You may also have to include certain types of income that you wouldn’t normally count in your regular taxable income, such as exercising incentive stock options or tax-exempt interest from private activity bonds. The disallowance of deductions and addition of income leads to your Alternative Minimum Taxable Income (AMTI).

For 2017, you pay a tax rate of 26% on AMTI of $187,800 or less for those filing single, married filing jointly, head of household or qualify widower. For married filing separate taxpayers, the income threshold stops at $93,900.  The tax rate grows to 28% of income over those amounts. Multiplying your AMTI minus your exemption times the corresponding tax rate gives you your tentative minimum tax.

You may have some additional tax due if you reported capital gains distributions, qualified dividends, and/or used the foreign tax credit, but your software should add those for you.

You should note that AMT is only the difference between your regular income tax and the tentative minimum tax amount calculated through AMT. For example, if you owed $30,000 in regular income tax and your tentative minimum tax amount was $33,000, AMT of $3000 will show up on line 45 of your Form 1040.

https://www.forbes.com/sites/brianthompson1/2017/12/17/tax-reform-and-amt-what-you-should-know/#4c35e80f2081

 

 

Here is another discussion from CBSNews.

 

What’s the deal with the alternative minimum tax?

For corporations, the AMT disappears.

That’s not the case for individual filers, but fewer will have to pay it, at least.

  • Exemption amounts will increase from $84,000 for joint filers under the current law level to $109,400. Single filers will see that number increase from $54,300 to $70,300.
  • The exemption currently phases out for joint filers at $160,900, and $120,700 for individuals. Under the tax bill, that phaseout would kick in at $1 million for married filers and $500,000 for those who are single. Above the threshold, filers lose 25 percent of their exemption, that is, $0.25 on every dollar in income.

What if I give to charity?

The charitable deduction will remain as it is. So, if you itemize your deductions, you may be able to deduct charitable contributions that are made to qualifying organizations. According to the IRS, you may deduct up to 50 percent of your adjusted gross income, although some filers are limited to 20 percent and 30 percent.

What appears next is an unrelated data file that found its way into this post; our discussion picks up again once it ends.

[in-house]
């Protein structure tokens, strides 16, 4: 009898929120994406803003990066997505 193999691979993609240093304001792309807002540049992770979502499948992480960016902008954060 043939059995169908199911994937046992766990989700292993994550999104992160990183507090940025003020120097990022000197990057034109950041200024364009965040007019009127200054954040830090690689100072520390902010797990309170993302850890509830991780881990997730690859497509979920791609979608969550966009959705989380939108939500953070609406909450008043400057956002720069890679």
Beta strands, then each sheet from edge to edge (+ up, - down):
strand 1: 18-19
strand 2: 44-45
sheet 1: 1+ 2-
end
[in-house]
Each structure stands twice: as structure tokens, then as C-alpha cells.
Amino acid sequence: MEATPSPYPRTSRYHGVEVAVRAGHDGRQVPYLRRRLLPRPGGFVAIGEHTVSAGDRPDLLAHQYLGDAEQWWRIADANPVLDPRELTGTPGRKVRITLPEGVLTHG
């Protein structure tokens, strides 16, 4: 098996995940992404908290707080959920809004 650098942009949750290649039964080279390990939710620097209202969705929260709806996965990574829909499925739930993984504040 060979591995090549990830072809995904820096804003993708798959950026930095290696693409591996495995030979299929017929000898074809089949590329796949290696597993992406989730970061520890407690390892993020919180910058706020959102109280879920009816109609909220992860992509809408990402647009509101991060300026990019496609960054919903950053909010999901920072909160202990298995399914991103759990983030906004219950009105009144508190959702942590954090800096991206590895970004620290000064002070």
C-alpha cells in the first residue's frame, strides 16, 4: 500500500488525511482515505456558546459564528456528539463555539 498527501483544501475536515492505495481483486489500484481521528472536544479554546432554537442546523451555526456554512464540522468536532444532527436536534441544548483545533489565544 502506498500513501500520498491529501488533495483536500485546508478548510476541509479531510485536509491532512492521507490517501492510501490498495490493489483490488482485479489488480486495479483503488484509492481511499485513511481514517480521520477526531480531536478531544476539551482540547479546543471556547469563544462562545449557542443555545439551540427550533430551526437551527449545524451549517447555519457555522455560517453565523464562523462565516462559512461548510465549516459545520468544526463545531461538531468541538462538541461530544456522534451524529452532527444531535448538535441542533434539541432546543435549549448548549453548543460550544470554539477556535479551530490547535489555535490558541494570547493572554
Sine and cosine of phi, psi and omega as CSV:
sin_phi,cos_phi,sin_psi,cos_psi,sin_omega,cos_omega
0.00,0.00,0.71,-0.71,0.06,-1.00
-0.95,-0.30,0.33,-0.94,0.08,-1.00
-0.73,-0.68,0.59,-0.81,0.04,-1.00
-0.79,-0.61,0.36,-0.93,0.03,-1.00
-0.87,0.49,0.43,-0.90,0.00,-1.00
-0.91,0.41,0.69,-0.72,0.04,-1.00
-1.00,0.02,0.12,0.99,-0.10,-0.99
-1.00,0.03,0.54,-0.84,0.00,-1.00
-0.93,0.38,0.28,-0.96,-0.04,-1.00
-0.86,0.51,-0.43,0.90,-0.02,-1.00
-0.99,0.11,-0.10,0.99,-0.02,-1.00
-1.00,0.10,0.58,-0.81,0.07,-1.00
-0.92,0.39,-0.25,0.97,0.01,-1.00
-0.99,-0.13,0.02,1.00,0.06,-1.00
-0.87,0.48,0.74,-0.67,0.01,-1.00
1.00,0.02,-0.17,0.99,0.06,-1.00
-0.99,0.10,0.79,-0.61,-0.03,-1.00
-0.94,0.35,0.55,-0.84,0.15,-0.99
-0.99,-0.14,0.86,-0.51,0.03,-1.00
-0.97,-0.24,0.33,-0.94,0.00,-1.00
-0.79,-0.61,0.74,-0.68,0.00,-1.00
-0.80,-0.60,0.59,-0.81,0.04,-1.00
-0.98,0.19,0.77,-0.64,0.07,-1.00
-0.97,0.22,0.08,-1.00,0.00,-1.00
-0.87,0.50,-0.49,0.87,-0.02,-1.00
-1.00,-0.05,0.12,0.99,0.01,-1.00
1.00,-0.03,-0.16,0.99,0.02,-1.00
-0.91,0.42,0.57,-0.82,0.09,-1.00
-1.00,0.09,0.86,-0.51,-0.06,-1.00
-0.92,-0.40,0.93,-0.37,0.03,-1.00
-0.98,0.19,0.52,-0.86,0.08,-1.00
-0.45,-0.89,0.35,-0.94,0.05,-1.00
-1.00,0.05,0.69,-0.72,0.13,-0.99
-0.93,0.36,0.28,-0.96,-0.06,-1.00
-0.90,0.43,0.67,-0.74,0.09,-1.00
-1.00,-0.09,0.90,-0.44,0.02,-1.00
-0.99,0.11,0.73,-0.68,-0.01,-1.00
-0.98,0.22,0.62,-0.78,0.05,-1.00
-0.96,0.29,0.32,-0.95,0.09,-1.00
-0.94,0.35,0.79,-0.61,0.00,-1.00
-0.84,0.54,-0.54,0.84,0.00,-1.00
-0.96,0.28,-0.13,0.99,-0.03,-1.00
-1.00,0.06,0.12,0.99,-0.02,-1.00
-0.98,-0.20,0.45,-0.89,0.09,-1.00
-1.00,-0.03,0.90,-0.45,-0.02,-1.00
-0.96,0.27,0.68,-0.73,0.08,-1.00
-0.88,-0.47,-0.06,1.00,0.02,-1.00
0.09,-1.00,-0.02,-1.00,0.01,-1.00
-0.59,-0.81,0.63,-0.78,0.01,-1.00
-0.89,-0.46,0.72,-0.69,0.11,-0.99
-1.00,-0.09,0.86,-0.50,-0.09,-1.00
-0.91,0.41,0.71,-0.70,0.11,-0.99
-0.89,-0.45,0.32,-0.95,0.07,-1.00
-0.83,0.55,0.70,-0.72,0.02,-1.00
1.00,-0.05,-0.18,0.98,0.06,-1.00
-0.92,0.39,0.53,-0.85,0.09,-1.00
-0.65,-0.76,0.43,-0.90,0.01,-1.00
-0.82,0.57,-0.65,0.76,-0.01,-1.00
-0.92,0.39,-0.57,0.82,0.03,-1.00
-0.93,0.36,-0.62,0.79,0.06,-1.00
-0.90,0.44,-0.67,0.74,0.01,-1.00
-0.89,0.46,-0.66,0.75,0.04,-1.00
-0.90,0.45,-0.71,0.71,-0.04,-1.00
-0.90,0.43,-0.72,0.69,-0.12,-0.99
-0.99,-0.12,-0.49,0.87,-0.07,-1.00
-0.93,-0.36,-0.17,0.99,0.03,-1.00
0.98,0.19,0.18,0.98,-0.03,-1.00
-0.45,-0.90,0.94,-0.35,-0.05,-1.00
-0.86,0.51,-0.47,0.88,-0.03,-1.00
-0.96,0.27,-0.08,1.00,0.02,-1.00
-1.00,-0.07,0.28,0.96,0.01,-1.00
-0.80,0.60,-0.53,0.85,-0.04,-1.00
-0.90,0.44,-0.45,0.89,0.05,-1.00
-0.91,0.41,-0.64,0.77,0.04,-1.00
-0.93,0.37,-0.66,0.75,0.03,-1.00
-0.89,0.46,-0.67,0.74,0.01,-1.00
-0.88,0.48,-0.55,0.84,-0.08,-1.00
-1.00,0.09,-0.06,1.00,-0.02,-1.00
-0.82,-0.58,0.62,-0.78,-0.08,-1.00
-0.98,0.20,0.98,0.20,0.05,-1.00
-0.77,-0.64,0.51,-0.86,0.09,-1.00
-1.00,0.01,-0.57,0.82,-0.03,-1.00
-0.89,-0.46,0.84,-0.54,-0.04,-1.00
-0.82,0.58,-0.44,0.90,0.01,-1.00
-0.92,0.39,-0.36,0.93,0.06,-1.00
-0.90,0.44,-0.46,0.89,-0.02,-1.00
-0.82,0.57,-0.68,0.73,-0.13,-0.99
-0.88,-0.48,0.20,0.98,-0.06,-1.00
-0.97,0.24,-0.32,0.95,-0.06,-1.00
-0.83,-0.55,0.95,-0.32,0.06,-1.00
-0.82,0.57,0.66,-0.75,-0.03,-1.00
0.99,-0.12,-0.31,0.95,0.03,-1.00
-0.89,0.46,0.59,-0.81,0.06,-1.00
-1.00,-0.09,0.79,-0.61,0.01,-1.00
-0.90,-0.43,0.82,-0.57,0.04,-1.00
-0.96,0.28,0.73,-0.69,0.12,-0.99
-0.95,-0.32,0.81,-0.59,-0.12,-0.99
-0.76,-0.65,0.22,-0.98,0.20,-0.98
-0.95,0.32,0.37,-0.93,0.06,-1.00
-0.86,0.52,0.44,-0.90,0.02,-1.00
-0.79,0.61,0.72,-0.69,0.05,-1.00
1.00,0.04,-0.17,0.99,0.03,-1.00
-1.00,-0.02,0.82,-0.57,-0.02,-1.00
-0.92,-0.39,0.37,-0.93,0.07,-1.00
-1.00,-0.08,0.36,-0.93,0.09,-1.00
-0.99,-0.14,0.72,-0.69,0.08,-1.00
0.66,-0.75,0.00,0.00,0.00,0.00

https://www.cbsnews.com/news/gop-tax-bill-how-the-new-tax-plan-will-affect-you/

 

Here are the current “final” tax rates and intervals as of 10:30 am Tuesday morning.

 

https://www.cnbc.com/2017/12/15/find-your-new-tax-brackets-under-the-final-gop-tax-plan.html

See below for a breakdown of the proposed income tax brackets for singles.

Rate Taxable Income Bracket
10% 0 to $9,525
12% $9,525 to $38,700
22% $38,700 to $82,500
24% $82,500 to $157,500
32% $157,500 to $200,000
35% $200,000 to $500,000
37% $500,000 and up

Here are the proposed rates for married couples who file jointly.

Rate Taxable Income Bracket
10% 0 to $19,050
12% $19,050 to $77,400
22% $77,400 to $165,000
24% $165,000 to $315,000
32% $315,000 to $400,000
35% $400,000 to $600,000
37% $600,000 and up

For comparison, here would be the 2018 brackets under current tax law, adjusted for inflation.

Rate Taxable Income Bracket-Single Taxable Income Bracket-Married Filing Jointly
10% 0 to $9,525 0 to $19,050
15% $9,525 to $38,700 $19,050 to $77,400
25% $38,700 to $93,700 $77,400 to $156,150
28% $93,700 to $195,450 $156,150 to $237,950
33% $195,450 to $424,950 $237,950 to $424,950
35% $424,950 to $426,700 $424,950 to $480,050
39.60% $426,700 and up $480,050 and up

 

Here it is in a graph for joint filers. This assumes everyone just takes the standard deduction of $24,000.

tax reform fig 2 2017

Of course, low income people are not likely to have deduction that exceed the $24,000 standard deduction while high income people are more likely to. Most of the changes are only visible at the higher income levels…

 

Putting together the new tax schedule with the new AMT taxes, and assuming joint filers only take the $24,000 standard deduction, the following reveals the key role that the new AMT plays.

tax reform fig 3 2017

 

For people who have lots of possible deductions under the new tax system, the AMT places a much lower minimum on tax payments than the old one.